Last weekend’s New Zealand election didn’t deliver a clear majority for either of the two major parties (National and Labour). The final outcome will ultimately come down to the decision of minor populist party New Zealand First (NZF).
The only realistic choices for a coalition are a centre-right-leaning National-NZF coalition or a centre-left-leaning Labour-Green-NZF coalition.
Why is a National-Labour grand coalition seen as unthinkable? Despite 20 years of a mixed member proportional (MMP) electoral system, New Zealand’s politicians still struggle with compromise and co-operation.
A nascent multiparty democracy
Straight after the election, the Green Party ruled out a coalition with the centre-right National Party, purely on ideological grounds.
Contrast this with Germany, which held general elections a day after New Zealand. Angela Merkel’s centre-right Christian Democratic Union (CDU) immediately entered coalition talks with the left-leaning Green Party and the right-liberal Free Democratic Party (FDP).
New Zealand’s reluctance to form pragmatic coalitions can be explained by its democratic history. Until 1996, New Zealand had a simple first-past-the-post system, with one vote for a candidate in a specific electorate. Democracies using this tend to have de facto two-party systems, often entrenching ideological partisanship on the left and right.
New Zealand’s 1996 election marked a new epoch of electoral democracy. Through a referendum in 1993, New Zealanders chose the MMP system. Two votes are cast: one for a party and one for an electorate candidate. Seats in parliament are assigned by total percentage of the party vote, not by how many electorates a party wins.
However, electorate wins are important for minor parties that finish under the 5% party vote threshold.
Unlike first-past-the-post, proportional representation systems like MMP usually produce multi-partyism. The presence of more parties in parliament necessitates coalition-building.
In the New Zealand context, no party has won an absolute majority in any of the seven elections since MMP was introduced.
New Zealand’s first-past-the-post hangover
However, New Zealand seems to have a first-past-the-post hangover. In a recent online poll, the prospect of a National-Labour grand coalition was considered “absurd” by 61% of respondents. The same poll observed a clear ideological division between National and the smaller Green Party.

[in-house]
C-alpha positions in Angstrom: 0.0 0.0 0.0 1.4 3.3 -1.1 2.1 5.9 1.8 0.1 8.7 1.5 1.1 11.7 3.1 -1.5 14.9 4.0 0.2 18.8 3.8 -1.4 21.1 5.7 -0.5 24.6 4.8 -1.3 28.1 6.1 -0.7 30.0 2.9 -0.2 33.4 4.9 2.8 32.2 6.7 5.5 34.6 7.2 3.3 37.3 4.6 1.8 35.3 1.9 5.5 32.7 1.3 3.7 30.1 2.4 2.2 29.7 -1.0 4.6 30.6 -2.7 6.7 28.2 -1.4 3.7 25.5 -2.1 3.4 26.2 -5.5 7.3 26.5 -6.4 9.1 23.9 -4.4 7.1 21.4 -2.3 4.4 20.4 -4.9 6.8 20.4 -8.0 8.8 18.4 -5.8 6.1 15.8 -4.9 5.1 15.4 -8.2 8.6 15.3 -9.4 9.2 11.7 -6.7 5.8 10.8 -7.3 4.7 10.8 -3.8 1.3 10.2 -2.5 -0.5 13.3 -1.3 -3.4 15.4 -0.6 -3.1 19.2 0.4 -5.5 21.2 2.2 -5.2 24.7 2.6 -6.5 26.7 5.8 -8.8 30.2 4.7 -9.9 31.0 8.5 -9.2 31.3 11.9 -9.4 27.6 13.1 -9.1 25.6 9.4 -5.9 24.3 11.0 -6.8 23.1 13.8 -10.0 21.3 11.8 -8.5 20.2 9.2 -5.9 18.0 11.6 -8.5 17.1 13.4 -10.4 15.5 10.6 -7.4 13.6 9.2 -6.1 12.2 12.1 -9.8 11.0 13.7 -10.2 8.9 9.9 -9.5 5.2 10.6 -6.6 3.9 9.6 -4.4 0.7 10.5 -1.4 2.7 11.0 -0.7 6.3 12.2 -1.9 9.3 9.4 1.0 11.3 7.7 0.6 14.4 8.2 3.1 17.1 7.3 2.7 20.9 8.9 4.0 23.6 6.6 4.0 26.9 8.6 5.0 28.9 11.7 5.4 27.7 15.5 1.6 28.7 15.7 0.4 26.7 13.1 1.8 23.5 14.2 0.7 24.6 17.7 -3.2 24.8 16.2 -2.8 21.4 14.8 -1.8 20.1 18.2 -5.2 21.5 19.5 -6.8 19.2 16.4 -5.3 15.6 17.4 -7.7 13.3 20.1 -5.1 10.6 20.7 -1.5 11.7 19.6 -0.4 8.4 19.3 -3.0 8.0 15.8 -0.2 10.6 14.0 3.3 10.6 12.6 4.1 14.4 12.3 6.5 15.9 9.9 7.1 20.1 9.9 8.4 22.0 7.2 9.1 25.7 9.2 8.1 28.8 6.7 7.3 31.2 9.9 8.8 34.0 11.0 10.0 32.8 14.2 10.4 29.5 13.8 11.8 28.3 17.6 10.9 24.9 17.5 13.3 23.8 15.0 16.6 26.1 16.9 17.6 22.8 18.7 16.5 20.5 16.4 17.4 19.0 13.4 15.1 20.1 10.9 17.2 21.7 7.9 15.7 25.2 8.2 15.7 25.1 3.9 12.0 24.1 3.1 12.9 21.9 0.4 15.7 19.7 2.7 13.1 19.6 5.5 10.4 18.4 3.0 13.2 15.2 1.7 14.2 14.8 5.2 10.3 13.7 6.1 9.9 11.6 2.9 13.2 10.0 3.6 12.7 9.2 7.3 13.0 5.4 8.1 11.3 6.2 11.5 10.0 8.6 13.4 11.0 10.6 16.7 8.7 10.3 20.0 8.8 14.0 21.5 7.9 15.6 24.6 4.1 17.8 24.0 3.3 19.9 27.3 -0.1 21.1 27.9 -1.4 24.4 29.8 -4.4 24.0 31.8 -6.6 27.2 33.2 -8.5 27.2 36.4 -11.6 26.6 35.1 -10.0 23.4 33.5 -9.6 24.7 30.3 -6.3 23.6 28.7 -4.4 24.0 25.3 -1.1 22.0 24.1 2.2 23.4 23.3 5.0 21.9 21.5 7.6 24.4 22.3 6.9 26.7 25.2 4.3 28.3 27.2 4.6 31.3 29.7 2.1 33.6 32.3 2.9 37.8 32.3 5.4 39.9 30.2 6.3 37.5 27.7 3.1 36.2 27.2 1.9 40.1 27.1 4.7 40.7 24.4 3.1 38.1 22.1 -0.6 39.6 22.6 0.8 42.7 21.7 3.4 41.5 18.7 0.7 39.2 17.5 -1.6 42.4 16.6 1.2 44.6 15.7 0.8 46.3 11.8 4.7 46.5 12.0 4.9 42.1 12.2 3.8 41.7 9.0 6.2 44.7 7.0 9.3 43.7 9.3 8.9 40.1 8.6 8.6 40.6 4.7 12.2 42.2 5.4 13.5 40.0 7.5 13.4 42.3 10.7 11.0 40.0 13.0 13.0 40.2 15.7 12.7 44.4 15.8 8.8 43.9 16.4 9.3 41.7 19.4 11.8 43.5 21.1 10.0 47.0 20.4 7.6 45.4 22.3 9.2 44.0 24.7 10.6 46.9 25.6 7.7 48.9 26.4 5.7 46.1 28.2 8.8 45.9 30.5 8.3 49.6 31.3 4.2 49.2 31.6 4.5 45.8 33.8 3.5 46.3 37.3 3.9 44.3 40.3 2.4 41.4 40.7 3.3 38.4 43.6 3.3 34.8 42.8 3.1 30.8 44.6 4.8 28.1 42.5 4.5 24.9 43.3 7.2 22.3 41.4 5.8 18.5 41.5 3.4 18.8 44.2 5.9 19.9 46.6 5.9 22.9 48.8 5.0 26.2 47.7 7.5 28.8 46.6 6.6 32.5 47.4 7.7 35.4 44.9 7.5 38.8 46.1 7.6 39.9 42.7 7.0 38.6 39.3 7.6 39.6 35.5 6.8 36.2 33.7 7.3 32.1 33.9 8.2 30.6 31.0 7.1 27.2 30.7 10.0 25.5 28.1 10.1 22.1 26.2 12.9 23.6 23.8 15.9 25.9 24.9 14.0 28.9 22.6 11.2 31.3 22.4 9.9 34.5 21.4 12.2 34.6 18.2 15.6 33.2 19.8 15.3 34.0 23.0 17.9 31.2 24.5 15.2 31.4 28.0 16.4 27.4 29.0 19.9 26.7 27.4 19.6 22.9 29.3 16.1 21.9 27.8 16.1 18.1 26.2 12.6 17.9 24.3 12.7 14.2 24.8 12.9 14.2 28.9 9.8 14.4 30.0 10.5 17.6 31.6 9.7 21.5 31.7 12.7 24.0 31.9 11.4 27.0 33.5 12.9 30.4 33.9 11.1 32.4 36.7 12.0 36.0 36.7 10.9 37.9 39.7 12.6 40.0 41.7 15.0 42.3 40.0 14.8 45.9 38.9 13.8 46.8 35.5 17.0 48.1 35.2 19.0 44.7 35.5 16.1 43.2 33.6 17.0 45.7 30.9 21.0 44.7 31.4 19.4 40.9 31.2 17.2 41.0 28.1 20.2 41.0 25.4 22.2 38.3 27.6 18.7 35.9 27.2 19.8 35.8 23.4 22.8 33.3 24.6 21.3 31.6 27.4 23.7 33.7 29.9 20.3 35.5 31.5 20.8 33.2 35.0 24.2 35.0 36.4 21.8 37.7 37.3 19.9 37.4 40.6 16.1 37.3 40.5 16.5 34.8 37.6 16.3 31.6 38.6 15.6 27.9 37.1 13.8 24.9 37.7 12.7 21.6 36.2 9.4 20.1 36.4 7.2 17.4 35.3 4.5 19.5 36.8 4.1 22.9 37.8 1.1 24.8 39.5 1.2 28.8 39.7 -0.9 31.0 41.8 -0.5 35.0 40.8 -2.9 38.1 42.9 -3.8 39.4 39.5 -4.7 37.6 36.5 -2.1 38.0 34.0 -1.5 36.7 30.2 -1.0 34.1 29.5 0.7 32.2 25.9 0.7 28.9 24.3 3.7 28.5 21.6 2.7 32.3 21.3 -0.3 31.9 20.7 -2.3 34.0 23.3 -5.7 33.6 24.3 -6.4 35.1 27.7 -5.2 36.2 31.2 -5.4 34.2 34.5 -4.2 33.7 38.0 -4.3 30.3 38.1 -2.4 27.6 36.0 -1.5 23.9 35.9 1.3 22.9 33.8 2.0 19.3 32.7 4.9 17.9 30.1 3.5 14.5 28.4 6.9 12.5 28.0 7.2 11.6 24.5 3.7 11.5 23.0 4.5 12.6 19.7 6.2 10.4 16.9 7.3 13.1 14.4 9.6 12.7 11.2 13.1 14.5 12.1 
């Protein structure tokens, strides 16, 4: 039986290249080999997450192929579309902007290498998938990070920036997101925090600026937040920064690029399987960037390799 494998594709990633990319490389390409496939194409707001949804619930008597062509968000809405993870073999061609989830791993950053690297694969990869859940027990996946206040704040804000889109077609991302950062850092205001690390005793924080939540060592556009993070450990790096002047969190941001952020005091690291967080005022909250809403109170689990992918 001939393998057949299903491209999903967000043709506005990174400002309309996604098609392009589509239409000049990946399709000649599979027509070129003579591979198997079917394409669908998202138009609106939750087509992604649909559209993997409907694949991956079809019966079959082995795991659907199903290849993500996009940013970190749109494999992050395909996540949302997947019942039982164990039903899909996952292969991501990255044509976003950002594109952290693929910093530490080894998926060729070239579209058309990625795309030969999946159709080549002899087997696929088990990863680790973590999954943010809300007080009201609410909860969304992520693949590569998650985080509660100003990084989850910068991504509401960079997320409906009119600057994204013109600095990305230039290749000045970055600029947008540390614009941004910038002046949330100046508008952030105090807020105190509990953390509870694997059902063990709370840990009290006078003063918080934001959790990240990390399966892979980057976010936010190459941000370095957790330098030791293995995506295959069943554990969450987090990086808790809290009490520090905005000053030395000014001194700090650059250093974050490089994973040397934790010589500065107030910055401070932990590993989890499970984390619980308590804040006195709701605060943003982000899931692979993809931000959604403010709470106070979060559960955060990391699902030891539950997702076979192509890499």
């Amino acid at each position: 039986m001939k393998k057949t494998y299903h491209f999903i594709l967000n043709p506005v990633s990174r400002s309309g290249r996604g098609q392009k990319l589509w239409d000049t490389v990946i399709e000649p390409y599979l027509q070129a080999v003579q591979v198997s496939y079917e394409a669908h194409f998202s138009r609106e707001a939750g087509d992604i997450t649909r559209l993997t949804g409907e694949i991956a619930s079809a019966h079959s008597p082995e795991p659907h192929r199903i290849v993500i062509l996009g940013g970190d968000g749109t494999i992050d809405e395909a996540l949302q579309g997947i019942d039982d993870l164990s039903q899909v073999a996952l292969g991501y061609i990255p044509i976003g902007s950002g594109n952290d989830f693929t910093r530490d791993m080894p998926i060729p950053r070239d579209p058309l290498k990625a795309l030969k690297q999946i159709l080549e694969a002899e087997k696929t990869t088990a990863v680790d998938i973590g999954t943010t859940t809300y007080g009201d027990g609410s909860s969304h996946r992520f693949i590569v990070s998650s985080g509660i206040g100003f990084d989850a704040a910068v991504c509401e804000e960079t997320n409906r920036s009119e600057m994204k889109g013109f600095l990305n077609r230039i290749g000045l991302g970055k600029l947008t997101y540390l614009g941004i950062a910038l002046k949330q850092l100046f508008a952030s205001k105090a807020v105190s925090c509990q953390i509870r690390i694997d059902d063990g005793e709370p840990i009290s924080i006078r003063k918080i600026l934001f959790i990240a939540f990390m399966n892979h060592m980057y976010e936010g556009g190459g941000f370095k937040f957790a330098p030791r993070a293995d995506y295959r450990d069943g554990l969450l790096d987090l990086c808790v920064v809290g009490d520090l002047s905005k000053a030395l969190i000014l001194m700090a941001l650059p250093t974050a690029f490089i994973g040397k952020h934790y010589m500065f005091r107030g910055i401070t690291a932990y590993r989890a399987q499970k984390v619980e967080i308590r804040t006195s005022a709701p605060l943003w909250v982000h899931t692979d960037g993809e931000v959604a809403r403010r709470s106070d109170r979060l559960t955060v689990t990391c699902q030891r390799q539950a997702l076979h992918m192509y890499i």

Internationally, most countries with a longer history of proportional representation have tended to be less polarised than New Zealand when it comes to coalition-building.
Germany, which introduced a proportional electoral system in 1947, has had significant experience in multi-party co-operation. From 2005 to its recent election, a grand coalition between the two largest parties, the centre-right CDU and the centre-left Social Democratic Party (SDP), governed Germany.
While numerous hypothetical coalition marriages are perceived as absurd in New Zealand, few coalition arrangements are out of the question in Germany. One notable exception is the CDU working with anti-establishment right-wing party Alternative für Deutschland, which will enter the Bundestag for the first time this year.
The most likely outcome in Germany’s 2017 elections seems to be a “Jamaica coalition” option, involving Merkel’s CDU (which collected the most votes) with the Greens and the FDP.
Tackling New Zealand’s democratic division
In the New Zealand context, the Jamaica coalition would be akin to National forming a coalition with the Green and ACT parties. However, the Green Party unequivocally ruled out entering a governing coalition with National.
While remaining truthful to a party’s ideological convictions is commendable, it can also keep the party out of power and unable to achieve its policy goals.
Unlike the Green Party, the Māori Party (which lost its place in parliament in this election) previously opted for a more pragmatic approach. It partnered with National in three successive governments. This “deal with the devil” enabled the party to secure concessions such as the Whānau Ora health initiative.
Ultimately, the MMP system is only as good as the underpinning democratic culture. New Zealand’s democratic culture seems to struggle with compromise and co-operation. Such limited coalition arrangements give too much power to a smaller party such as NZF, making it the unmandated “kingmaker” in coalition negotiations.
One answer to New Zealand’s lacking political co-operation – beyond more superficial changes like lowering the 5% threshold – could lie in reducing its overwhelming reliance on elections as the main mechanism of political participation.
Elections are naturally divisive events. What is often drowned out in the cacophony of campaign slogans and character assassinations is genuine policy deliberation by the demos.
Finding ways to bring deliberation to the fore – perhaps through introducing citizens’ juries – would be an incremental approach to moving politics towards co-operation and compromise, and away from zero-sum partisanship.